Contemporary Fibre Art Awards 2019, presented by Arts Council Nelson
From Top Left to right:
- The award sponsored by Bernina NZ for a work of the mist creative use of a sewing machine goes to Rosie White (Wellington) with 'Structures 1, 2 and 3' (image Structure 1).
- The award sponsored by Nelson City Council for the most creative entry with a twist on a traditional technique goes to Sarah Pumphrey (Tasman) 'Three Hundred and Sixty Three' (image, detail)
- The award sponsored by Debbie Copper Real Estate for a work of creative excellence goes to Clare Plug (Napier) with 'Arctic Series: Retreated'
Bottom row, left to right:
- The award sponsored by Dame Suzie Moncrieff and Creative Journeys Workshop for a work that captures the spirit of the show goes to Chloe Rose Taylor (Wellington) for 'Deep Fried' (image, detail).
- Nelson Regional Award, sponsored by Broomfields & Co and NZ Textile Experiences - for the most creative entry by a Nelson/Tasman artist goes to Sarah Arnold and Catharine Salmon for their work that seeks to articulate the sorrow of Mothers, Sisters and Wives of 16 young soldiers from the Motupiko Valley who died in WW 1. (Image, detail of their installation)
Further thanks to Ronnie Martin [Creative Director, selector, judge], Jo Kinross [selector], Lloyd Harwood [admin, selector, judge], Heidi Lucas [admin] and the guest judge Sarah McClintock. And everyone who helped on the set up day and offered their help for the award/opening night. The showcase of finalists and award recipients is on until 24 April [closed Easter weekend]. Monday to Friday 10am - 5pm, Saturday 11am - 2pm.
Gala Preview and Award presentation tonight, 5:30pm. Show of Award Winners and Finalists runs until 24 April. Notewe are closed over Easter 19 - 22 April.
image credit: work on invite by Maggy Johnston 'The Way We Were'. More details on Winner soon on www.acn.org.nz/changing-threads-2019.html
Delighted! Thanks to local and Auckland supporters of our space - and artnews NZ, we are introduced in the Autumn Issue 2019 - in their Sketches section. Writing by ACN executive Annie Pokel. www.artnews.co.nz/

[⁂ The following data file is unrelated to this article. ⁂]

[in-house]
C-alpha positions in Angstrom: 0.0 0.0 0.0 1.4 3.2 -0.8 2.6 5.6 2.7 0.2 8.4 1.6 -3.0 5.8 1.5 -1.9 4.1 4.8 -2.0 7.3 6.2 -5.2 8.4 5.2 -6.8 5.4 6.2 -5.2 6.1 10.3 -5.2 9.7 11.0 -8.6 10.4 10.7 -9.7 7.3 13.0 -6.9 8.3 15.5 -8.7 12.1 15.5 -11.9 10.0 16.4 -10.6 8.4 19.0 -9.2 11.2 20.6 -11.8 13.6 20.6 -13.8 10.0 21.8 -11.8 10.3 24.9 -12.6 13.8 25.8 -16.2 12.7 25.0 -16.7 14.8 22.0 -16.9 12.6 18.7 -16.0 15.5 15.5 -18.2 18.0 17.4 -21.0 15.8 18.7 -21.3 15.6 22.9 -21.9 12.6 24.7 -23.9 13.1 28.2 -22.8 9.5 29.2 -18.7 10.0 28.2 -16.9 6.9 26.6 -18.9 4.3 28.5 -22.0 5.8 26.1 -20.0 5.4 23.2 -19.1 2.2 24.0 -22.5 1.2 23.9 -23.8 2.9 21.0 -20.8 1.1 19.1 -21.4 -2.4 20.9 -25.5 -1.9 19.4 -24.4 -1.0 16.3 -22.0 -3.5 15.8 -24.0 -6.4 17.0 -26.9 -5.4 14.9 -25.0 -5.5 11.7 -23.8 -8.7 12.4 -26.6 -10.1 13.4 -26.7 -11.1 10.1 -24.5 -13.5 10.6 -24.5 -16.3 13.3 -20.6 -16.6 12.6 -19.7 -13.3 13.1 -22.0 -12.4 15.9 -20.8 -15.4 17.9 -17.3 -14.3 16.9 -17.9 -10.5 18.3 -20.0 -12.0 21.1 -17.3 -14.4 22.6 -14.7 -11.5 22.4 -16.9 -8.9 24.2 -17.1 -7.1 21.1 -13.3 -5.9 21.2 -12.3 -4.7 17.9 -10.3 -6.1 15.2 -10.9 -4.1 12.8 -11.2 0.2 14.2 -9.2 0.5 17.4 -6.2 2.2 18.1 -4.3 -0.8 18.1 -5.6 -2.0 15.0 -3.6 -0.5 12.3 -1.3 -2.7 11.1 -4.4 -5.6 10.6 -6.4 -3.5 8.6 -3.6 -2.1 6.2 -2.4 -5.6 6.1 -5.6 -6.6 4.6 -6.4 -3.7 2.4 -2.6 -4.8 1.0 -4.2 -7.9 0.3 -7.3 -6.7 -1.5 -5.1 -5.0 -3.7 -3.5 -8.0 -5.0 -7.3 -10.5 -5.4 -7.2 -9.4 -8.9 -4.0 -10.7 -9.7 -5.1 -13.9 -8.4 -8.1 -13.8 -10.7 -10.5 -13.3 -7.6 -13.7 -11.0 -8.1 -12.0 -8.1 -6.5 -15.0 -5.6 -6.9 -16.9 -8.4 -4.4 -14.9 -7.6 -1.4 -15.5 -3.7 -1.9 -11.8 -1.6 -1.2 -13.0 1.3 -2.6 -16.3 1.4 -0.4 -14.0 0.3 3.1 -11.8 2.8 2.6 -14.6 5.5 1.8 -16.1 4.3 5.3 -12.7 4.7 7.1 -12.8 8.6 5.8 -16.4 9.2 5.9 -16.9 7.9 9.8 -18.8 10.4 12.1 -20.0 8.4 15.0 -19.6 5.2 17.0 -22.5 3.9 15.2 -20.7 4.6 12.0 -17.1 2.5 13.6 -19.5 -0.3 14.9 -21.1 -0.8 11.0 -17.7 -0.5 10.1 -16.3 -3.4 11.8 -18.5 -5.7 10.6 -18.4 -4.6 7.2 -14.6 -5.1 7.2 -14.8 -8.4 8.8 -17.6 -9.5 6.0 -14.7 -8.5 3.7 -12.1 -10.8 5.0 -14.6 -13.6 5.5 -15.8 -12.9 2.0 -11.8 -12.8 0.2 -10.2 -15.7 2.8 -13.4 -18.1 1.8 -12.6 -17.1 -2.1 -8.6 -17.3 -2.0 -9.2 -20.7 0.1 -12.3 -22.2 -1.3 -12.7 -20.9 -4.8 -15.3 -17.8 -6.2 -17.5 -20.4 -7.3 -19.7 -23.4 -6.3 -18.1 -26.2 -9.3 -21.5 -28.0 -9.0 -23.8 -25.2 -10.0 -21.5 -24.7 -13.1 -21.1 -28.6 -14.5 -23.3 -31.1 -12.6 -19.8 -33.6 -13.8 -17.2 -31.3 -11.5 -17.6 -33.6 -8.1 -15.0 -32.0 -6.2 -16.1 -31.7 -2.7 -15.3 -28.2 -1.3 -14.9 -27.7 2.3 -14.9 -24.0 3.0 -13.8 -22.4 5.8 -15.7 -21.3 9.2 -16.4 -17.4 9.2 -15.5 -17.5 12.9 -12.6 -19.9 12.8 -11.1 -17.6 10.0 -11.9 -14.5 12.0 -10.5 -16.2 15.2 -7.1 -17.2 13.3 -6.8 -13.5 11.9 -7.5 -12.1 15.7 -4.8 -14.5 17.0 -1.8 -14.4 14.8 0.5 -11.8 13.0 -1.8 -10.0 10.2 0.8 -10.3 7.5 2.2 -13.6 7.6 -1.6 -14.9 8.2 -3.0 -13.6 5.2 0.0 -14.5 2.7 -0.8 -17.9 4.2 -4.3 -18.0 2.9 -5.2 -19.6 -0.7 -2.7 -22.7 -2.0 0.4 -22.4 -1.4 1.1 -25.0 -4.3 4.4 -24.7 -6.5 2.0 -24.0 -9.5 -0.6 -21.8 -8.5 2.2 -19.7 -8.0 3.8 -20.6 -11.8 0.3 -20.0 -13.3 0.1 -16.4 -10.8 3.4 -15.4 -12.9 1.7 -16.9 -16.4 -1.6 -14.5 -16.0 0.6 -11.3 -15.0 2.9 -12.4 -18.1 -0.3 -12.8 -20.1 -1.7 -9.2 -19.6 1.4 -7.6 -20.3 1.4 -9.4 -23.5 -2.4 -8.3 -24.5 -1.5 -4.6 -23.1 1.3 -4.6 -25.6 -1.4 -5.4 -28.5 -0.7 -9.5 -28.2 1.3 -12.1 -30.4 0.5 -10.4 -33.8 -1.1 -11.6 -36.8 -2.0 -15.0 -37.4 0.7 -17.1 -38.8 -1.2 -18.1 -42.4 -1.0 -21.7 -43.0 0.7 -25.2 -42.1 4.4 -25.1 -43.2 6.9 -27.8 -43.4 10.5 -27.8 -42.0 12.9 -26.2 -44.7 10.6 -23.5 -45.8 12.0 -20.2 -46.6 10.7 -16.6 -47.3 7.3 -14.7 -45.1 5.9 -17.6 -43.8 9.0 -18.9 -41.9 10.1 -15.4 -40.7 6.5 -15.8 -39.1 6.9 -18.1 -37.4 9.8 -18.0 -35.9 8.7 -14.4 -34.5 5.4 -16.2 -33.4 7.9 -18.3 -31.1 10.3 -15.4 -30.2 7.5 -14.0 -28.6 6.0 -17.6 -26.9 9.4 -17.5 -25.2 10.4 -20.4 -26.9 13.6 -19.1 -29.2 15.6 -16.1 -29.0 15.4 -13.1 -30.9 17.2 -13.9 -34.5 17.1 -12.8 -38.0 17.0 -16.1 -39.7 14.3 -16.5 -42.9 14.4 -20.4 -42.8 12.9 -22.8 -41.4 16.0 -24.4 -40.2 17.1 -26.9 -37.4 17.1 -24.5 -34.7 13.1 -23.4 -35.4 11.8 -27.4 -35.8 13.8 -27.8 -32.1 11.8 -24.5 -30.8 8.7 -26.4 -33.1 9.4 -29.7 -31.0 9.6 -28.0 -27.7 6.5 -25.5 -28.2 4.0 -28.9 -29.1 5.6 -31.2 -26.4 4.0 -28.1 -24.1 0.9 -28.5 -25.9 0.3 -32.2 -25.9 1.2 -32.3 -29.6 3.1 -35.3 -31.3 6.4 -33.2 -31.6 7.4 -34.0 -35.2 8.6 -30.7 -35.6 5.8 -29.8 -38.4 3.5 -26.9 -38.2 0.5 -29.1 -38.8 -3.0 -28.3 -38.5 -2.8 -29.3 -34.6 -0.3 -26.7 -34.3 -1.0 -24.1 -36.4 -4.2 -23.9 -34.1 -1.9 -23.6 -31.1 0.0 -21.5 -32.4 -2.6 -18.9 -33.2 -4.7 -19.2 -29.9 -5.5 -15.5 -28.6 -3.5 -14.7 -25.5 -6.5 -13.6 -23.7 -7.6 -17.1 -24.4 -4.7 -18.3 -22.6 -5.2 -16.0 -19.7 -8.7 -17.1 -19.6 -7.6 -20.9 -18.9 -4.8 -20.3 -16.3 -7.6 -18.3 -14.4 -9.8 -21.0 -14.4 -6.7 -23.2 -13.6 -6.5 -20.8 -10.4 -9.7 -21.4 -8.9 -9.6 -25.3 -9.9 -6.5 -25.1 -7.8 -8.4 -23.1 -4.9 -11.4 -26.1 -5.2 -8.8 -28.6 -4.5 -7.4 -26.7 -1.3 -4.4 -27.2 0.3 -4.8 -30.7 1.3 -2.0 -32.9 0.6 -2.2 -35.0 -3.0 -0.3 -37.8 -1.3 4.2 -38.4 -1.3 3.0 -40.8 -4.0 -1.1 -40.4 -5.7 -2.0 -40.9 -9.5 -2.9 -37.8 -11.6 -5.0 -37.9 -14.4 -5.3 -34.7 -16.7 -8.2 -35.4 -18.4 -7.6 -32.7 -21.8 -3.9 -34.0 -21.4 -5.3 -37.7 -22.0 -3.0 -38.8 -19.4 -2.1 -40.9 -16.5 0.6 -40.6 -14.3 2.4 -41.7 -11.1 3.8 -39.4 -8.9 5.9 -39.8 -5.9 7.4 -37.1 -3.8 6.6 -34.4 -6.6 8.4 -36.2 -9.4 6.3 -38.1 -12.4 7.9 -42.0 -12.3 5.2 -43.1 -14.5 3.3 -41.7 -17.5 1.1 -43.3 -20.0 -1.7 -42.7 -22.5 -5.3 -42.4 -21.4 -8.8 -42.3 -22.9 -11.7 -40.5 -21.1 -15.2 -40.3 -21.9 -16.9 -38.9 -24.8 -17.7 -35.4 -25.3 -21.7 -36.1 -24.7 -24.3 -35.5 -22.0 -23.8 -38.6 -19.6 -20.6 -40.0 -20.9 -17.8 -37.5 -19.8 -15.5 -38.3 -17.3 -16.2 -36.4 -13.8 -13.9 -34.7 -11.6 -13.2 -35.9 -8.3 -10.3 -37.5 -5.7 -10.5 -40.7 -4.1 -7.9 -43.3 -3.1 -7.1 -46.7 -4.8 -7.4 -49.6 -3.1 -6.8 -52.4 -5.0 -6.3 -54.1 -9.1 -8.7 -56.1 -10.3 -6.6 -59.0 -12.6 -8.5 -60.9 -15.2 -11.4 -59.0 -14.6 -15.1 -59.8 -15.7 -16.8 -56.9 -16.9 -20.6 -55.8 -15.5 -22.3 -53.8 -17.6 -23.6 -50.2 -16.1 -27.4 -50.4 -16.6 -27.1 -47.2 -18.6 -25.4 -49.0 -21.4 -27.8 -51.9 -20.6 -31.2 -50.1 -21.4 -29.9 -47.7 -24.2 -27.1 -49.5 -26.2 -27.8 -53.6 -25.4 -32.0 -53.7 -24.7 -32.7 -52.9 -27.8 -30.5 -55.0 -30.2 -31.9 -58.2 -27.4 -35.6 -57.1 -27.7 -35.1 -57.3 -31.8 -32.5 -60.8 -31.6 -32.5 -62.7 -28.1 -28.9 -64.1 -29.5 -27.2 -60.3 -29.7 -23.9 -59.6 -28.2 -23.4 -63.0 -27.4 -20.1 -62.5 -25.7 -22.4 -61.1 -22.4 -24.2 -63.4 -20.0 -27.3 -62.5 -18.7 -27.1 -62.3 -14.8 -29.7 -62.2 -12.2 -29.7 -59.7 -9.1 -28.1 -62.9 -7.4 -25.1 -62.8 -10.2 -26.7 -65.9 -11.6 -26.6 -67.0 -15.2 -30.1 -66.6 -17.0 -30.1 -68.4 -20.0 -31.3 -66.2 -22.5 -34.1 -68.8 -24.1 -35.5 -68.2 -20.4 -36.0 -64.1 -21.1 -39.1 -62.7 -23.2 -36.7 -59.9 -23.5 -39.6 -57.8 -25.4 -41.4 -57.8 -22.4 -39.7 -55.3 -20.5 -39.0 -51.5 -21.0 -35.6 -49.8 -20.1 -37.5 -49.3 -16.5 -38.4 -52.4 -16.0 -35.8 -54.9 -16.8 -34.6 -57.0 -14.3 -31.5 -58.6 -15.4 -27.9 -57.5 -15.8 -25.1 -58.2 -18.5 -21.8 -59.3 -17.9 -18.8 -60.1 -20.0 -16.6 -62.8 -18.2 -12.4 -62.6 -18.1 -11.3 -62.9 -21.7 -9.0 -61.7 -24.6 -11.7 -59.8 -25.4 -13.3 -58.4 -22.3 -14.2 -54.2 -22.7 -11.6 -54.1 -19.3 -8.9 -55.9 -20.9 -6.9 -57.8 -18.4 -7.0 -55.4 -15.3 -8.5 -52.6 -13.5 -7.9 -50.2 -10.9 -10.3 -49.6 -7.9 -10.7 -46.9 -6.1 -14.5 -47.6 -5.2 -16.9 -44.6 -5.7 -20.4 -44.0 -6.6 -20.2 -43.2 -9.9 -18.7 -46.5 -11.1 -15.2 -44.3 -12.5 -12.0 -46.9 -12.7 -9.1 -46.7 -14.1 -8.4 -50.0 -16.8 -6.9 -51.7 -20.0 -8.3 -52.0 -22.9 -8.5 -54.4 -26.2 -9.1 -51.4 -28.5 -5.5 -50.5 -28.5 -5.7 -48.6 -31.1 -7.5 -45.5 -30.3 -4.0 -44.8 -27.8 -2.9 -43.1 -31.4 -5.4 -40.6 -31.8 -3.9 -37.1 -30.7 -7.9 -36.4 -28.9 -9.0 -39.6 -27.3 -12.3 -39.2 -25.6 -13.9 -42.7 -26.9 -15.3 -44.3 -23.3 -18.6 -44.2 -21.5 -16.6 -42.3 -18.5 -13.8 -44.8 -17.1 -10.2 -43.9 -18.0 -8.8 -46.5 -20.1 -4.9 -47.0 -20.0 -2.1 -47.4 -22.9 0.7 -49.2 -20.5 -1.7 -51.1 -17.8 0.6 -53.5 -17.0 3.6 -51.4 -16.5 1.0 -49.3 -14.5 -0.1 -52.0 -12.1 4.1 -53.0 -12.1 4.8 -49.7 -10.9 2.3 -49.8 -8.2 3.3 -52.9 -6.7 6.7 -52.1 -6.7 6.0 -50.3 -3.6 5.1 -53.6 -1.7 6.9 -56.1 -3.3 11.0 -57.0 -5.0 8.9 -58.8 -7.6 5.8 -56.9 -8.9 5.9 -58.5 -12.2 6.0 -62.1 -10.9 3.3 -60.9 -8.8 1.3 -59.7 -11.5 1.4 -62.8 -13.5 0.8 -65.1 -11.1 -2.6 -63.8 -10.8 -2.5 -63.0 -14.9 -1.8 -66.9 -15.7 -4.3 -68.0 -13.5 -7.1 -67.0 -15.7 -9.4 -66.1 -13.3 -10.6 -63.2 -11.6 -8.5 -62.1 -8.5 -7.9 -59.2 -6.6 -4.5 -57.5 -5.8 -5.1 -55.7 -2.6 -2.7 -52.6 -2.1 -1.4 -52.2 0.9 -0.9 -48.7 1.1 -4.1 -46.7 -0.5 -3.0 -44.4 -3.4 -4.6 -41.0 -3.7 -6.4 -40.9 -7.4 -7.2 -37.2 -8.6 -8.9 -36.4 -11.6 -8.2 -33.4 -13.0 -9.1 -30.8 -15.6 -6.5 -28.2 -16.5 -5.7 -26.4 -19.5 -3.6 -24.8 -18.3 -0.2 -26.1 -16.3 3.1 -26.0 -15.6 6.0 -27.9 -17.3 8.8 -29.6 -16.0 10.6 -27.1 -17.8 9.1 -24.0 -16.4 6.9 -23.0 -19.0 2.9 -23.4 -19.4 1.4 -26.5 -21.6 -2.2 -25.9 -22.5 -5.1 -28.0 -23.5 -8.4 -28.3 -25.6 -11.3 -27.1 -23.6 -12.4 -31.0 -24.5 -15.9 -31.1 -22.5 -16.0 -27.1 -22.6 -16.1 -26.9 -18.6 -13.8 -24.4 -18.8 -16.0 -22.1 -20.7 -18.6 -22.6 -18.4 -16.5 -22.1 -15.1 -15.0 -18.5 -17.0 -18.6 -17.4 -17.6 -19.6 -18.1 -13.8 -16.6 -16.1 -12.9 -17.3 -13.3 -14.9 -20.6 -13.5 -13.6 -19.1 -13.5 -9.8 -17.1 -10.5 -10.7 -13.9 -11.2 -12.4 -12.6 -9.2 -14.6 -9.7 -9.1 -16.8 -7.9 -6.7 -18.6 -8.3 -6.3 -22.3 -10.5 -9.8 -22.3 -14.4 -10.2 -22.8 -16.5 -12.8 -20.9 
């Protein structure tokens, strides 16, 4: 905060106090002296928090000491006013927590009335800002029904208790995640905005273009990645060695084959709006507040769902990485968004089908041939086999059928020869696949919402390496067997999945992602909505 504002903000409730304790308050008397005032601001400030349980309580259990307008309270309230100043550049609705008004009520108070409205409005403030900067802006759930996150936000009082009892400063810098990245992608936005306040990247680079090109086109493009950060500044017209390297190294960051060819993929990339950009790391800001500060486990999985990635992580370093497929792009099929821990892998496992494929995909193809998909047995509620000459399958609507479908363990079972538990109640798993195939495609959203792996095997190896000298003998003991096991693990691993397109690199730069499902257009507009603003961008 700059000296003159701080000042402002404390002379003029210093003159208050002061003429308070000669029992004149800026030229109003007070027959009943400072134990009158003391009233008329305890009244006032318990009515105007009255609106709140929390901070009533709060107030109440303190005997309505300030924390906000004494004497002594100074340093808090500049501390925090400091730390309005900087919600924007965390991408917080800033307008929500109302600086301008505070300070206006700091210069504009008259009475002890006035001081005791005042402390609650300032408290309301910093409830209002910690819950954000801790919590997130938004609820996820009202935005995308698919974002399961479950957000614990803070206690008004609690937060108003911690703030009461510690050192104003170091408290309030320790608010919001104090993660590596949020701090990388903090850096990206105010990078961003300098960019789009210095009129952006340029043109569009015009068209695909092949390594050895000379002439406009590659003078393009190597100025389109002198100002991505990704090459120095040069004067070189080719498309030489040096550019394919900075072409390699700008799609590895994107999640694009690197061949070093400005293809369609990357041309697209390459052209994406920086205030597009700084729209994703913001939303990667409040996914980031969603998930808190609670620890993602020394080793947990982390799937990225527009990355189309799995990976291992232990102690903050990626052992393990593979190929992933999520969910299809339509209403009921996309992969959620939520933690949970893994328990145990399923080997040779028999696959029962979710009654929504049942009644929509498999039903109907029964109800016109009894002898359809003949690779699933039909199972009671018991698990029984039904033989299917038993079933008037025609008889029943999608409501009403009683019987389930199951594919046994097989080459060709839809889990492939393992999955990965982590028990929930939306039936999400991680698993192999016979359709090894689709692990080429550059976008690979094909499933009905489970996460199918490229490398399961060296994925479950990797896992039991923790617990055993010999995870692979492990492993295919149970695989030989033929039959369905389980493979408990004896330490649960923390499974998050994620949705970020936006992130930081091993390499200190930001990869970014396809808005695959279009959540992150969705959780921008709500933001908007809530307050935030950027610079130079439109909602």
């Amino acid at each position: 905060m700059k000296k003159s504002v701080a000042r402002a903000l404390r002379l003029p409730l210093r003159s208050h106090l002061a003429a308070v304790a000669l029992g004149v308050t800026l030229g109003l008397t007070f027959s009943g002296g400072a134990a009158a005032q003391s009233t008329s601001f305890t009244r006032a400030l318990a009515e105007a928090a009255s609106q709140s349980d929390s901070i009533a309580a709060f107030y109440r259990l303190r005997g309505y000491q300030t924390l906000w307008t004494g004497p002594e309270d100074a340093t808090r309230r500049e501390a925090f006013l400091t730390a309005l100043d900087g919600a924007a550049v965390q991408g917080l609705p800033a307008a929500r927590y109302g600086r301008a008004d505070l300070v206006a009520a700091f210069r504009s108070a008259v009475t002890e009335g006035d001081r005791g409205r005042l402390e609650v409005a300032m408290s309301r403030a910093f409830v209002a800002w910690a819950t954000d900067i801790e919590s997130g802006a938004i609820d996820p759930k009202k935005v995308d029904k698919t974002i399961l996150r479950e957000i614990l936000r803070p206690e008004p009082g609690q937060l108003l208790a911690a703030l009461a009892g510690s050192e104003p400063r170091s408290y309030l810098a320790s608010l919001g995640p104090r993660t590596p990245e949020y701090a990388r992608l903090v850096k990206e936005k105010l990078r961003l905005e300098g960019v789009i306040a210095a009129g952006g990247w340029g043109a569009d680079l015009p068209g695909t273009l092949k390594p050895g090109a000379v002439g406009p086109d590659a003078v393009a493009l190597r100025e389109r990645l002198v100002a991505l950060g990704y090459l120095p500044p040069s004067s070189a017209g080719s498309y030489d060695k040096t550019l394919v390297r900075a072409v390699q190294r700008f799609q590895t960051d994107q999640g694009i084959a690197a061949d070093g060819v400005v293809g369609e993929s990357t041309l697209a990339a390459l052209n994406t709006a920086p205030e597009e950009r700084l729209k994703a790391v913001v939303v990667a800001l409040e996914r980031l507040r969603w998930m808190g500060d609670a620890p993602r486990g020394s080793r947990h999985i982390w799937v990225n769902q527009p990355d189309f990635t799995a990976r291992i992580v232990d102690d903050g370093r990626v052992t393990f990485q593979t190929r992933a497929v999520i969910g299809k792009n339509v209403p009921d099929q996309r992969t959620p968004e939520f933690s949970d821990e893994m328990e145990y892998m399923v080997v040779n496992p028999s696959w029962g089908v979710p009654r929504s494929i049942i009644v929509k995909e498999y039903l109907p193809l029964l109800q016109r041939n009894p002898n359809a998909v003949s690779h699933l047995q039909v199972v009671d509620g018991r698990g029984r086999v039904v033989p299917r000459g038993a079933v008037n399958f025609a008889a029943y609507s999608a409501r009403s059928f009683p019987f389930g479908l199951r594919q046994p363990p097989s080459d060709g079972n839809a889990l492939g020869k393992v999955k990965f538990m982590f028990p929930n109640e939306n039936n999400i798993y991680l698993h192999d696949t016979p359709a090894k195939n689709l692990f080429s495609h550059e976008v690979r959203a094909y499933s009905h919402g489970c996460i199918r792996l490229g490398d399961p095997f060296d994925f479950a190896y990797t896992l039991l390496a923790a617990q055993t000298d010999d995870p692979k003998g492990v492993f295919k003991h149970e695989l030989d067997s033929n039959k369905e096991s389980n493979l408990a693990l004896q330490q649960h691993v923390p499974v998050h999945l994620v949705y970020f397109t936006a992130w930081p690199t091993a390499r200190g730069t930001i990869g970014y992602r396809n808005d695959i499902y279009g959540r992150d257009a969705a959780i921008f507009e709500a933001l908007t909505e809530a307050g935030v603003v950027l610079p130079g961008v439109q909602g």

Wondering where our 'Refinery ArtSpace' sign is? We are currently working, thanks to Lee Woodman, on the resource consent application for our new signage. Crossed fingers and hopefully soon with a full new front face to shine :-).
Reminder - our Call for Proposals closes 30.03.2019!
All details here:
Remember to check our blog entries here - or our instagram
with an image that Until 16 March, 2pm.
Top row, left to right:
Clayton Morgan with an image from his series of the interior spaces of the Physics and Astronomy Department at the University of Canterbury’s Mount John observatory'
Harry Culy with an image from his ongoing body of work I am exploring a geographical area of the Hawkes Bay to investigate wider conversations around notions of place, belonging and displacement.
Sam Curtis with an image from his series 'Dents' which looks at various human marks made on the New Zealand landscape. These marks can be grand or small, but often are subtle enough to fade into our background noise.
Bottom row, left to right:
Tash Hopkins with an image from her series called 'The Western Springs Project', which is a study of the representation of youth. She looks beyond the generalised images of teenagers often seen in mainstream media and instead portrays them as individuals showing depth, complexity and vulnerability.
Thomas Slade with an image that allows insights in his current project which uses a simpler conceptual framework and focuses on the visual connection to locations. It might be a building, an empty mall, or an isolated object, attempting to portray these in a subtle manner.
Tom Hoyle with an image here, that allows us to view his aim to seek out the largely unseen activities of human industry and intend to project a wealth of detail for the eye to linger over. These photographs are captured with the long and carefully-composed exposures that have defined large format photography throughout its long history.
As rightfully capture by James Gilbert (photographer, Photospace, Wellington] in his catalogue introduction...
[...] For these six photographers of the large format camera process, of slowly and deliberately capturing what is there, tends to result in images that deliver their content at similarly slow rate but also, often, with a good deal of personal attachment and something to say. [....]
Until 16 March, 2pm. Local artist Jimena Johnston with her body of work 'Individual'
Jimena Johnston is a visual artist originally from Mexico. Her chosen medium is acrylic, which she uses in combination with charcoal and cutouts from magazines to create layers of mixed media on canvas. The figure, painted with gestural marks and vibrant colour combination, is the central theme of her work.
In a world concerned with individuality, she looks for a universal identity. In her process, the figure is painted over and over to strip it down from their differences, may it be culture, gender, race and other categories. This play in repetition creates a flow where the figure merges with the background and the background with the figure. It is a search for interconnectedness, a process of becoming one with all.